8 Glasses of Water Per Day: Is it Really Healthy?
November 15, 2011
In his “Really?” column in the New York Times, Anahad O’Connor brings up recent research which suggests that drinking 8 glasses of water every day can be beneficial, especially for your kidneys. The authors found that those who had the highest urine volume had lower rates of kidney disease.
On the other hand, another recent study showed that renal hyper-filtration can significantly increase your chances of stroke. They also noted that kidneys tend to overwork in people with the metabolic syndrome, and type 2 diabetes. Notice how obstructive sleep apnea by itself has been linked to increased risk of hypertension, obesity, high cholesterol, and insulin resistance (the metabolic syndrome, or Syndrome X)). In fact, Syndrome Z describes metabolic syndrome plus obstructive sleep apnea.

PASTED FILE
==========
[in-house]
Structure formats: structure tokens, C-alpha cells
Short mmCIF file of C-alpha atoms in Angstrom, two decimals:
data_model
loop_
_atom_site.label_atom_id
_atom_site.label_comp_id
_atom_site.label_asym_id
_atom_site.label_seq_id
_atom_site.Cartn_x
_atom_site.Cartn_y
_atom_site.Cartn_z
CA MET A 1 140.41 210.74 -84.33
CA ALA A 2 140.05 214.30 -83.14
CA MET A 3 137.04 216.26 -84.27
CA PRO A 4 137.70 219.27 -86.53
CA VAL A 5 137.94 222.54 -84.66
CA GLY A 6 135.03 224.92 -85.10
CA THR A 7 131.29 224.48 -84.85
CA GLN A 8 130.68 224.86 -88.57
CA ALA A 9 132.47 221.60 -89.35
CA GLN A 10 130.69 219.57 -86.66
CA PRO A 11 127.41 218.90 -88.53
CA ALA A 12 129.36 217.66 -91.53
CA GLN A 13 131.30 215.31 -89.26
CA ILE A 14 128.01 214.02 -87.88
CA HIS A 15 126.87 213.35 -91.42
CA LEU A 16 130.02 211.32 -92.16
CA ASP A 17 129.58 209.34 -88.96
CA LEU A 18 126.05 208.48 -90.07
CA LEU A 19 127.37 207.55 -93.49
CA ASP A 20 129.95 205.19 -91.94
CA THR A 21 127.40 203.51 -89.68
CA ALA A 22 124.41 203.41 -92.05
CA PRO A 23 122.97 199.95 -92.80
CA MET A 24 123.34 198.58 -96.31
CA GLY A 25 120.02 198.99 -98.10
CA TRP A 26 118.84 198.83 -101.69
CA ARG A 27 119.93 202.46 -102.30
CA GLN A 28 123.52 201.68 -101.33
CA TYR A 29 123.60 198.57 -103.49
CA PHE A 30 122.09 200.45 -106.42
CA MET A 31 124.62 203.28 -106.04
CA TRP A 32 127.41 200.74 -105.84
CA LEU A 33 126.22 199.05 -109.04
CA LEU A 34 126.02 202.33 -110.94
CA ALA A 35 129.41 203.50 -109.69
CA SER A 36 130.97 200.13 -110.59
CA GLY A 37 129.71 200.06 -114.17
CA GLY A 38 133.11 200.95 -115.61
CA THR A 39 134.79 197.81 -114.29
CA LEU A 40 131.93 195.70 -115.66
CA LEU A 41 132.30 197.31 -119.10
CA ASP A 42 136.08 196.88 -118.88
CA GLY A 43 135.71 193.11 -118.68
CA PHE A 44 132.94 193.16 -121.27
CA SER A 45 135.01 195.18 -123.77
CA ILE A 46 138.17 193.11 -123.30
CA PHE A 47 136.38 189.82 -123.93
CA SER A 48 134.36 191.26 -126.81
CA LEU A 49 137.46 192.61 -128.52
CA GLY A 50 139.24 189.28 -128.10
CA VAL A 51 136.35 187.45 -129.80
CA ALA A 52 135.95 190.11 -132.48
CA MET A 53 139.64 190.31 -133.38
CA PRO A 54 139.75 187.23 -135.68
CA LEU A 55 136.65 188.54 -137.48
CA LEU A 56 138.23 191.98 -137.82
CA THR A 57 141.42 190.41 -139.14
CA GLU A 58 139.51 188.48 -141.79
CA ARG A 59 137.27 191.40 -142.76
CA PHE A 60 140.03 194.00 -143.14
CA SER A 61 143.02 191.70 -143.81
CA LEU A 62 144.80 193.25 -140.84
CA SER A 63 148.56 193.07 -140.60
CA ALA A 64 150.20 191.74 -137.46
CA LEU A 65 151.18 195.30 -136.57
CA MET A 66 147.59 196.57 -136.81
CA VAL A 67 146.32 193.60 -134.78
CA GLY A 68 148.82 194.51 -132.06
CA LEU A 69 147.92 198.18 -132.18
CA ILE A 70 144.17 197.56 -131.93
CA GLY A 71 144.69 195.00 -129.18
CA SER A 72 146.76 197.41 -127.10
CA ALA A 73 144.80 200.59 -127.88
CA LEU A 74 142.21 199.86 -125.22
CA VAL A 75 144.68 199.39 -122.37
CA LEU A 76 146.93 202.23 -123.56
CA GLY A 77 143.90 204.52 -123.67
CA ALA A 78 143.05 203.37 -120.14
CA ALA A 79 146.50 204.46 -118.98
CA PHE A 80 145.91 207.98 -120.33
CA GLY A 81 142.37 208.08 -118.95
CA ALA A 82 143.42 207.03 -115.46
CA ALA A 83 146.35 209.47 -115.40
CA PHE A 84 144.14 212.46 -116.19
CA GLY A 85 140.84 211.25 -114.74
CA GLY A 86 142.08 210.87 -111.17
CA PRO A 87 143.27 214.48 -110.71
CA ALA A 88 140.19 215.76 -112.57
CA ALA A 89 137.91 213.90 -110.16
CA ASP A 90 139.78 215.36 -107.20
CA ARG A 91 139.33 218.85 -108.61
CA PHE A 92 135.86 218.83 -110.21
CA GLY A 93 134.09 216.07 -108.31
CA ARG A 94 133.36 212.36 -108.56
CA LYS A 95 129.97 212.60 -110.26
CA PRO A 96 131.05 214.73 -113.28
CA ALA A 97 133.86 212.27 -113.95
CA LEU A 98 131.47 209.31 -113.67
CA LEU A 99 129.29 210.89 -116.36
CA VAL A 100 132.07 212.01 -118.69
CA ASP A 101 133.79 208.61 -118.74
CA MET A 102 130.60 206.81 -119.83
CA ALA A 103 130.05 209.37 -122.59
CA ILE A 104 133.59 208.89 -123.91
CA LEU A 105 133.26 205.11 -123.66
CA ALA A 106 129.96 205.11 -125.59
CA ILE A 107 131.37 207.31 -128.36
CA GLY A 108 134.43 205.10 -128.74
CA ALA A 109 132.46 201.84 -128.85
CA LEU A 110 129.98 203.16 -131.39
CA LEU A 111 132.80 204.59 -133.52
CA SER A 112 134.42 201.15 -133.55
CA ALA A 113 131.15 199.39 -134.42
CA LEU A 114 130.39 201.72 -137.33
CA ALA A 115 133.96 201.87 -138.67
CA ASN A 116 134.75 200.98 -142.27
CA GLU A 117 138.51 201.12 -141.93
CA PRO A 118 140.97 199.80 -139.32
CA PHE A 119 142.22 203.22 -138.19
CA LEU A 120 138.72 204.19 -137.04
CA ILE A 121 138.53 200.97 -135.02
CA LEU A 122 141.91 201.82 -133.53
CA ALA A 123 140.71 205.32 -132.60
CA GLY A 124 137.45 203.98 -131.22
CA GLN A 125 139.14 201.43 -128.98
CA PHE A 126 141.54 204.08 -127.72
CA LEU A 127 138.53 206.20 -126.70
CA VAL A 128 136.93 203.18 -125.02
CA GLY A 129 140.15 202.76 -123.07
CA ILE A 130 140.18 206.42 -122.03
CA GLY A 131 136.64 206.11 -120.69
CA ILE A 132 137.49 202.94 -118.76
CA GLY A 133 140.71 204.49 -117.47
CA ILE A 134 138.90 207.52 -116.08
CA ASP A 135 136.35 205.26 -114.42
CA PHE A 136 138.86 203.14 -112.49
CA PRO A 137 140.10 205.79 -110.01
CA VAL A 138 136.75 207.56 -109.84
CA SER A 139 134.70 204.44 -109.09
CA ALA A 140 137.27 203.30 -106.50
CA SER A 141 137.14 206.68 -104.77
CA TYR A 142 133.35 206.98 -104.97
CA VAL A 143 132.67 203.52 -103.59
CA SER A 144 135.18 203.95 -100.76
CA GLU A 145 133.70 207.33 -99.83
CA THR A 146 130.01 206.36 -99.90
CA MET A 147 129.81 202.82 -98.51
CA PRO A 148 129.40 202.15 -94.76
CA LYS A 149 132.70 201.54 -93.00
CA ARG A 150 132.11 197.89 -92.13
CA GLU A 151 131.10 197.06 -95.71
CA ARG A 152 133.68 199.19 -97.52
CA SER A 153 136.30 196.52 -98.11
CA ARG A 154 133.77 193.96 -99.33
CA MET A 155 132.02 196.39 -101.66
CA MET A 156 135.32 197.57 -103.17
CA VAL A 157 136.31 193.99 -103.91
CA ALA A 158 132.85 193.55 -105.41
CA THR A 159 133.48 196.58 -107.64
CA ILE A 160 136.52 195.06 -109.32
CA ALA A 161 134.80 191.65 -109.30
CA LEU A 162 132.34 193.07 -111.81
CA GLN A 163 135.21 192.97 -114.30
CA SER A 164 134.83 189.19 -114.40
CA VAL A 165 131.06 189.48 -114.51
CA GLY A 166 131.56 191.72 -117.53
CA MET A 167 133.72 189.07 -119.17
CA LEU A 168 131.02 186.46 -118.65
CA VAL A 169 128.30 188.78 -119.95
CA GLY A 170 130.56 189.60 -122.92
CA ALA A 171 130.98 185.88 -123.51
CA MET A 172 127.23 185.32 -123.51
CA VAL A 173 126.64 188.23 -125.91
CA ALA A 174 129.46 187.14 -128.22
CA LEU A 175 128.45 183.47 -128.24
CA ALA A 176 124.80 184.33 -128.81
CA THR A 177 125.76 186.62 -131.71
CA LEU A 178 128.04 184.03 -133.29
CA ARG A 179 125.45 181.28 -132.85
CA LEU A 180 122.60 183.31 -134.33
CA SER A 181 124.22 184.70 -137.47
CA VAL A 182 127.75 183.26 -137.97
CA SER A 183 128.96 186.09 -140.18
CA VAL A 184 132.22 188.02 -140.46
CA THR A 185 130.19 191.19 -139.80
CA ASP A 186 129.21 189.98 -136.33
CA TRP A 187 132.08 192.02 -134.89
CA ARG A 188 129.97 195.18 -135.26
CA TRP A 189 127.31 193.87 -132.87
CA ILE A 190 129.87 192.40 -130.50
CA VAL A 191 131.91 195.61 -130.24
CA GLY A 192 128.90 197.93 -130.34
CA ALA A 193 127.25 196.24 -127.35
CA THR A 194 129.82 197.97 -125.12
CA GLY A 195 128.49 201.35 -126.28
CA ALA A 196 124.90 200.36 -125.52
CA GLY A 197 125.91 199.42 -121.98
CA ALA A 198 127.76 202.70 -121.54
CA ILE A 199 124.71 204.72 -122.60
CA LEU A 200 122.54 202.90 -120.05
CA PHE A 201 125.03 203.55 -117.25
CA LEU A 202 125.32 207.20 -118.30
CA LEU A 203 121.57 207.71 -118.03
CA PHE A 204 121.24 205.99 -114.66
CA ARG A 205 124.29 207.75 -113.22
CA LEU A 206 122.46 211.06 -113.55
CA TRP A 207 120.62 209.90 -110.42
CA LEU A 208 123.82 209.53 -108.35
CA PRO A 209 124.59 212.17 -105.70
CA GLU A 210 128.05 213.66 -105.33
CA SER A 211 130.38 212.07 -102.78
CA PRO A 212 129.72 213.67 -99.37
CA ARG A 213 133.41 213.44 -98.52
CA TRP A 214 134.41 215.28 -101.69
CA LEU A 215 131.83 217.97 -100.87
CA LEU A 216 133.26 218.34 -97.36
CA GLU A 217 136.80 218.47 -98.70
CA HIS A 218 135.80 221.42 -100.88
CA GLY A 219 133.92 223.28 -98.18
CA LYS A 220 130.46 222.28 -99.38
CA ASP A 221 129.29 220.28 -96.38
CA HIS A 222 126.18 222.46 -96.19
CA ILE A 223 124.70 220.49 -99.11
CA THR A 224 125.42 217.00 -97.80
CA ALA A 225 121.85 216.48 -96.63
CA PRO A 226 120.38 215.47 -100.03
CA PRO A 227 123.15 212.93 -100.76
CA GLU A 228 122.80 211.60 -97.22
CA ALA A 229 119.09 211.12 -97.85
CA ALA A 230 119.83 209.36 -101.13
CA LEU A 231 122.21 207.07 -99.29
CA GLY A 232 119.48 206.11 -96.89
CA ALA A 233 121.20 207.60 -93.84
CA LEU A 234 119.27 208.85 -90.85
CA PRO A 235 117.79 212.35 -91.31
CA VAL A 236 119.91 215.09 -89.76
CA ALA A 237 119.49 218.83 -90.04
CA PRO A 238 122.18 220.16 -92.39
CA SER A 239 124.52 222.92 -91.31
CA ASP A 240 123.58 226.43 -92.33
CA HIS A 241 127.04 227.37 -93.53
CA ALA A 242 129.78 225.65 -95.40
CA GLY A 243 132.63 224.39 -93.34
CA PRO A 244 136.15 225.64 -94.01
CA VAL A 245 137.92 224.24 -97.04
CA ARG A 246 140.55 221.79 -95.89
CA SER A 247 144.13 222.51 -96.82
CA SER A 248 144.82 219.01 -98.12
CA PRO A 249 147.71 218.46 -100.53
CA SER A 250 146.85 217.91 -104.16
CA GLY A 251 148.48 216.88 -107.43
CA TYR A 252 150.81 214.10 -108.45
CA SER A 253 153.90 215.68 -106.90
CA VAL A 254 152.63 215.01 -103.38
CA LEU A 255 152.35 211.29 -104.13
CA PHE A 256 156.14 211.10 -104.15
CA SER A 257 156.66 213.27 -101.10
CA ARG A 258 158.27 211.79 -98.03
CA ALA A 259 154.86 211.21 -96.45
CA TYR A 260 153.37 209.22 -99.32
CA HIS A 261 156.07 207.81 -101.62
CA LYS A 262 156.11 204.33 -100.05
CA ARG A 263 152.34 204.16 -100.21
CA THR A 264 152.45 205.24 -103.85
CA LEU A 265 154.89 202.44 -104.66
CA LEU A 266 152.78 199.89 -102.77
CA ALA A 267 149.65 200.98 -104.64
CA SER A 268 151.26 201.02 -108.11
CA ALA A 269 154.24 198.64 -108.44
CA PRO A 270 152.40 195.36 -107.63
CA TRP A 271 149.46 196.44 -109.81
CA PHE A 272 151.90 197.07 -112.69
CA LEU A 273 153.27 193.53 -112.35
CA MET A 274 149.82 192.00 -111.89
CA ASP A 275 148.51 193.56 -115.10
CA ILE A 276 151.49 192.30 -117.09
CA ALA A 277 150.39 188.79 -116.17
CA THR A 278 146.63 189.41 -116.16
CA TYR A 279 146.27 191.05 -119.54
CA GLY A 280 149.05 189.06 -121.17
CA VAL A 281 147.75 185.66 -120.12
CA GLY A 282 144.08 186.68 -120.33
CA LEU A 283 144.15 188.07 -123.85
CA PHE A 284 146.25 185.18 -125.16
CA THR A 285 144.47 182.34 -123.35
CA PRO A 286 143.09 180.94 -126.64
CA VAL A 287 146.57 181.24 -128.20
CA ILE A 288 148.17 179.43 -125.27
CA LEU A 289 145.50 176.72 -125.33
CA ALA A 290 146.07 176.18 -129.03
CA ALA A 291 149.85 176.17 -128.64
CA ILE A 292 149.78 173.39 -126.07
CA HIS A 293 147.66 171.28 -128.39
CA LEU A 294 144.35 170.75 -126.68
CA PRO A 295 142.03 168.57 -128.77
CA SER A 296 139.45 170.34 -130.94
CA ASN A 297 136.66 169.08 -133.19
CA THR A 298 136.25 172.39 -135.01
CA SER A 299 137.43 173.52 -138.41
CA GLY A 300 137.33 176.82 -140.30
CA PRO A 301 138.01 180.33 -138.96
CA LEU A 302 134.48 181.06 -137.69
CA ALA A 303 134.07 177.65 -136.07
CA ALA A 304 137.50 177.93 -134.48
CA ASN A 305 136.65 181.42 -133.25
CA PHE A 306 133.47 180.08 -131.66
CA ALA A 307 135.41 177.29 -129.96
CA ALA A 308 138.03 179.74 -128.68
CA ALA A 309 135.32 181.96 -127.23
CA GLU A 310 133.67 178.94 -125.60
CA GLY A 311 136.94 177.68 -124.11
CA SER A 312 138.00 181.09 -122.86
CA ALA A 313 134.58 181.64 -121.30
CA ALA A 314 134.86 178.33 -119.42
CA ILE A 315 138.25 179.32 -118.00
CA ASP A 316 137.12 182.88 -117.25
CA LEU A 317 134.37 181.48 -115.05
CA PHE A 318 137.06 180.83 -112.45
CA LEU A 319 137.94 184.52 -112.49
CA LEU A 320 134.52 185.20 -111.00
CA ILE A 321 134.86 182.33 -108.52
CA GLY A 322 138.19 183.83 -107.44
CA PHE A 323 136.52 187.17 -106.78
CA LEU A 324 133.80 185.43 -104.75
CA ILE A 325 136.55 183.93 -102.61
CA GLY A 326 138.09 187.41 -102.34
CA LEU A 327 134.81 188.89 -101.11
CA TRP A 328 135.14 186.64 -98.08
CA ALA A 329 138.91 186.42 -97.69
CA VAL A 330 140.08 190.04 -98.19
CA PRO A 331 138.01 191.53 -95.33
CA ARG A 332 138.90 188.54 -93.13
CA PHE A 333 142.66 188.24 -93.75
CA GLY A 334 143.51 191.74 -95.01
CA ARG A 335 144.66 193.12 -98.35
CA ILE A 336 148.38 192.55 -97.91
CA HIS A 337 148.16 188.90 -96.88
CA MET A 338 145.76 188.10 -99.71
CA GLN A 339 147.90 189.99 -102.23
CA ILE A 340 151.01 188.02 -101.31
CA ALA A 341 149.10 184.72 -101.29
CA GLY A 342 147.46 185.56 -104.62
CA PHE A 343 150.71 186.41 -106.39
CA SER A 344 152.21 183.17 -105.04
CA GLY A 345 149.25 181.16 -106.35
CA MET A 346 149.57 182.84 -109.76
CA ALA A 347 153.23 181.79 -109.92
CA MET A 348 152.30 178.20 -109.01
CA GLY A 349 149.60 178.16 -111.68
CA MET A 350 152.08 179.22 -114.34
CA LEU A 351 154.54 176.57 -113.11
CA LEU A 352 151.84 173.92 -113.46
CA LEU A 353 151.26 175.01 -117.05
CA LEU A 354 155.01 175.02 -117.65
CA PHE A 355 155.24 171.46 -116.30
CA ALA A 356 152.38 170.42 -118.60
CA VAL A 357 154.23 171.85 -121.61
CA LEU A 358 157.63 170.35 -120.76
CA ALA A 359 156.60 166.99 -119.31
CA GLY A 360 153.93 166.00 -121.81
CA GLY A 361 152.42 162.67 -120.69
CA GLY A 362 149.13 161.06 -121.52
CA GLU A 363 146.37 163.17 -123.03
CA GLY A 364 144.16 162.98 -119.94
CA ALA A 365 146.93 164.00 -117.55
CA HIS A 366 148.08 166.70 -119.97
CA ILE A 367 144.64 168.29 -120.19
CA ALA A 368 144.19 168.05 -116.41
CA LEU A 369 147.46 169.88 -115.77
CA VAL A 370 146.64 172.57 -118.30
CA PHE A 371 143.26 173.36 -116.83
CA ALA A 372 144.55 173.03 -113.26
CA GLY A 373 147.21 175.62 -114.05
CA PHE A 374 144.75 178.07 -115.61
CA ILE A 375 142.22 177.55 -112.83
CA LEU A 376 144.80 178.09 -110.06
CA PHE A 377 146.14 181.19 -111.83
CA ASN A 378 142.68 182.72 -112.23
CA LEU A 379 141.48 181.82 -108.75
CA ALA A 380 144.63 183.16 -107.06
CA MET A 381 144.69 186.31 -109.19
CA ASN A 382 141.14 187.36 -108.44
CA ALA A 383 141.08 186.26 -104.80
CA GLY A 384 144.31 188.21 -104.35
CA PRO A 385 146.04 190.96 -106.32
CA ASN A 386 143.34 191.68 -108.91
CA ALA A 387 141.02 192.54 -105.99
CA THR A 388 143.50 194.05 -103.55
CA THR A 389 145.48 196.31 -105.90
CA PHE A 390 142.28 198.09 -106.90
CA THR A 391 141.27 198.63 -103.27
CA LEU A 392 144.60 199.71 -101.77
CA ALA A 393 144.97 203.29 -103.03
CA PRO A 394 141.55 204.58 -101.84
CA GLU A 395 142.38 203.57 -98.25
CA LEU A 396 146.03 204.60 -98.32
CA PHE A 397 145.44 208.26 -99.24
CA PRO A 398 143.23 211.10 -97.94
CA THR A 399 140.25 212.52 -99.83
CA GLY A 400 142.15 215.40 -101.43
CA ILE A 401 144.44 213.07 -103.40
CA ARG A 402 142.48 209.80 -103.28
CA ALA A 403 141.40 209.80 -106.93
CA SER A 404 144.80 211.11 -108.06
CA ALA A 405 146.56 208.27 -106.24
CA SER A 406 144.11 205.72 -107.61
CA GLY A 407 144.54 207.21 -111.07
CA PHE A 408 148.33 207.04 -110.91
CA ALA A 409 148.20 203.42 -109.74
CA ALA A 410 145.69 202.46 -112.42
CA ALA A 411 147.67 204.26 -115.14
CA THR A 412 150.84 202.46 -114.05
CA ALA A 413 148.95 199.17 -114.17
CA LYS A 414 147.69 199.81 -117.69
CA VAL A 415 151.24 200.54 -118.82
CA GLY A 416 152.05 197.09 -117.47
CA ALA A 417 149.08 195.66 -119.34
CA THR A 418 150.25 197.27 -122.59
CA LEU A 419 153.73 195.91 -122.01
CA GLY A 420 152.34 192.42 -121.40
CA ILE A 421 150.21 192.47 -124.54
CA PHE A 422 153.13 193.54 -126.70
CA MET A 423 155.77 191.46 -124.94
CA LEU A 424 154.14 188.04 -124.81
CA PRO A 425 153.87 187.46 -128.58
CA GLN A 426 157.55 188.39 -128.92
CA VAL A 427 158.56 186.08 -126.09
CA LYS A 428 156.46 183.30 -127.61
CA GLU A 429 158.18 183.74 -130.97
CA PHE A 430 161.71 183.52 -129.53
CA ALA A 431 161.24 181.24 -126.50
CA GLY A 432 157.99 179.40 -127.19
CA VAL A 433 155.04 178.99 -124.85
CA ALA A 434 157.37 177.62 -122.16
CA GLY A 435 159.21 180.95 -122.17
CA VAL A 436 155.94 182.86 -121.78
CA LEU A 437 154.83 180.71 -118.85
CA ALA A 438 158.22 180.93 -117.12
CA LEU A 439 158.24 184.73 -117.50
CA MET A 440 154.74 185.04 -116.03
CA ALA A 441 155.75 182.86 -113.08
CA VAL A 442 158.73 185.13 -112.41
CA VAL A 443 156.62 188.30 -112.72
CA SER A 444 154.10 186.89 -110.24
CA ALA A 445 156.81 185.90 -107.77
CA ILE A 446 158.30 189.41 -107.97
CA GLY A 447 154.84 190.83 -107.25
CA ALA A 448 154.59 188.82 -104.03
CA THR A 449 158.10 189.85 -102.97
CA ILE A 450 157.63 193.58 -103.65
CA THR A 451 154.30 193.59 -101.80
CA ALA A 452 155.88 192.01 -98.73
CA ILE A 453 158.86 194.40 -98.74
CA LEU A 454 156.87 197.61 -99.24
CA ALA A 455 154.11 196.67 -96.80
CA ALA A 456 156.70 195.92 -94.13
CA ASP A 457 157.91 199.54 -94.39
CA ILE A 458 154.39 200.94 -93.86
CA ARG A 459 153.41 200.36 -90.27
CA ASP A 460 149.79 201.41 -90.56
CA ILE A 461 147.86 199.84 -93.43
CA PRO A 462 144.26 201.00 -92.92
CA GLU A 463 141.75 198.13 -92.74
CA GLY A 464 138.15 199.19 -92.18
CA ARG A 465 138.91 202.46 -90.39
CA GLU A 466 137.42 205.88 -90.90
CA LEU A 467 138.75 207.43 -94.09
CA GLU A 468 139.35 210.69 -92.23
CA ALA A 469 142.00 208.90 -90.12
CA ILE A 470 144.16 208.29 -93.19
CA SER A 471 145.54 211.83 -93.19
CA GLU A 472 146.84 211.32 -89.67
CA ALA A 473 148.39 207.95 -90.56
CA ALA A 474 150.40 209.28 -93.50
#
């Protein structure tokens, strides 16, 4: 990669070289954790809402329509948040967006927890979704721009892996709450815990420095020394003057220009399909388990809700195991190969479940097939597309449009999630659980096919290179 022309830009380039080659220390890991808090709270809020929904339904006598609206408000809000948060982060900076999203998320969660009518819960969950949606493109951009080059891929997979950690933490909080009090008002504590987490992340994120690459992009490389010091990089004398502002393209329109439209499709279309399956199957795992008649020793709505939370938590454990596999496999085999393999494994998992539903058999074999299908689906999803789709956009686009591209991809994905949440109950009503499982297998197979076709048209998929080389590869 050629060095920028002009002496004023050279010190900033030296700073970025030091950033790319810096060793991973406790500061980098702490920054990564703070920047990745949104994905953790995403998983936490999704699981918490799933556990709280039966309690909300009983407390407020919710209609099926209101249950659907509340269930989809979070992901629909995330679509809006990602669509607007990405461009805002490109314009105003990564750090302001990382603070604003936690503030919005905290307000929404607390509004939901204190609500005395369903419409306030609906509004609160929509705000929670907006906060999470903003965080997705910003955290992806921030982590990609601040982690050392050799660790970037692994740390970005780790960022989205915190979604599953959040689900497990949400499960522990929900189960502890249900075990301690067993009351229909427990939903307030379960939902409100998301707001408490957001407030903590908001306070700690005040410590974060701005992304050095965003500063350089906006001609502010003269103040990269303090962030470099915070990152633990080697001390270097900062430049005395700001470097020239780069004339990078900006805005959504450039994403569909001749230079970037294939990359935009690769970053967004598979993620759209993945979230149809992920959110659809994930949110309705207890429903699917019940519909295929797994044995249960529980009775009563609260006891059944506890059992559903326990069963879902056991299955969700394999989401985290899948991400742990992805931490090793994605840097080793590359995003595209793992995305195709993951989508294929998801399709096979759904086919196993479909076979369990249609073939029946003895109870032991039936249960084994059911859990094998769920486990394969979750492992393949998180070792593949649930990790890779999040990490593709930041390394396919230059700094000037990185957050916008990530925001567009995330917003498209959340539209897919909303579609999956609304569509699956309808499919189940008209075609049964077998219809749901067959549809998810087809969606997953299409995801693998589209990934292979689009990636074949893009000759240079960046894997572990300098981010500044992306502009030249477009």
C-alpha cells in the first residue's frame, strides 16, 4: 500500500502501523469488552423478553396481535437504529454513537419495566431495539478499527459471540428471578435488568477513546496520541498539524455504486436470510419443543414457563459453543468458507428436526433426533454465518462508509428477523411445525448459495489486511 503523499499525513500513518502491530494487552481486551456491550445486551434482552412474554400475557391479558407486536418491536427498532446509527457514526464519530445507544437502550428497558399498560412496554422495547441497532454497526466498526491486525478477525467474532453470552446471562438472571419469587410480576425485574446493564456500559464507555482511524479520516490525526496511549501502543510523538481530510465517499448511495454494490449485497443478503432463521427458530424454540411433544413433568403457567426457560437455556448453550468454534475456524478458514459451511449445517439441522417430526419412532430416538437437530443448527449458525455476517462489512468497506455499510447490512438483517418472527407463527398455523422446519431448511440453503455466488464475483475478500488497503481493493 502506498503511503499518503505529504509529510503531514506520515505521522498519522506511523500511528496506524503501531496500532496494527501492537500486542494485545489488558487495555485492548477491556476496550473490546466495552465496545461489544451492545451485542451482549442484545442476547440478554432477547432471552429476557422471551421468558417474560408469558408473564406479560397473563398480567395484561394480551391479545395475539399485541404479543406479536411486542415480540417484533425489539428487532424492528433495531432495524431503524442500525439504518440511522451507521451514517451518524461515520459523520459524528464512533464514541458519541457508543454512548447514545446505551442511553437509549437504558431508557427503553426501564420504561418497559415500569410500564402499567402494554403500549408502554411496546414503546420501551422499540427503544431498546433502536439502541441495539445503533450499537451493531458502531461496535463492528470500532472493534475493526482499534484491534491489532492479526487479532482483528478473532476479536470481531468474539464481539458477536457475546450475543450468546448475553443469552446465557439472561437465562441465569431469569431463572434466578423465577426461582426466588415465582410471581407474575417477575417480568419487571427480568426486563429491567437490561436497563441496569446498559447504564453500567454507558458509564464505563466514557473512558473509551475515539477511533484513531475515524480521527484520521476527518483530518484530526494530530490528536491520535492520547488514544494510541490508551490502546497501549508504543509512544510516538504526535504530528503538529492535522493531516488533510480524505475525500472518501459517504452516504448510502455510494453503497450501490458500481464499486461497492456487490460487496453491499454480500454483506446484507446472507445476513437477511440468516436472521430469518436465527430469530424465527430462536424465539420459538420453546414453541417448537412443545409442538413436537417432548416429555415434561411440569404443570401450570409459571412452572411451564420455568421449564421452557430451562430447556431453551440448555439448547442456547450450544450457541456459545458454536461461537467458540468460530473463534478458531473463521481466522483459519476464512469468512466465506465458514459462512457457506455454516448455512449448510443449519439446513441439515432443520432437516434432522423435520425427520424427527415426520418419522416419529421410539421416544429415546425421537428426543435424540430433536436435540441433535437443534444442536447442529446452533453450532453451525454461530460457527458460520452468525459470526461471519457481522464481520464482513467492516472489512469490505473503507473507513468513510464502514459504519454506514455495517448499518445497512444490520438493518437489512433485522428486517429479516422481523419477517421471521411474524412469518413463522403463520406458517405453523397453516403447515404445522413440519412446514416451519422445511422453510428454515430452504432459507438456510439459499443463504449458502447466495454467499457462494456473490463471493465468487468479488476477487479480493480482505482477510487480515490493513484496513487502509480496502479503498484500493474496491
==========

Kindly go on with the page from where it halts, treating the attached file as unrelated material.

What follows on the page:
Knowing that untreated obstructive sleep apnea can also increase urine production by increased levels of atrial naturietic peptide/hormone, it’s not surprising that increased urine production can be linked to higher rates of stroke. Many people who go to the bathroom often at night are found to have untreated obstructive sleep apnea (which increases your risk of stroke). It’s actually been shown that people wake up due to breathing pauses, and not from too much urine production. But the overall levels of urine to go up significantly.
I think that you have to use common sense when it comes to recommending certain volumes for water intake. People have different metabolic needs, and there’s additional water in the normal food that you eat throughout the day. Drinking too much water before bedtime can also increase urine production, leading to more frequent awakenings and poor sleep quality.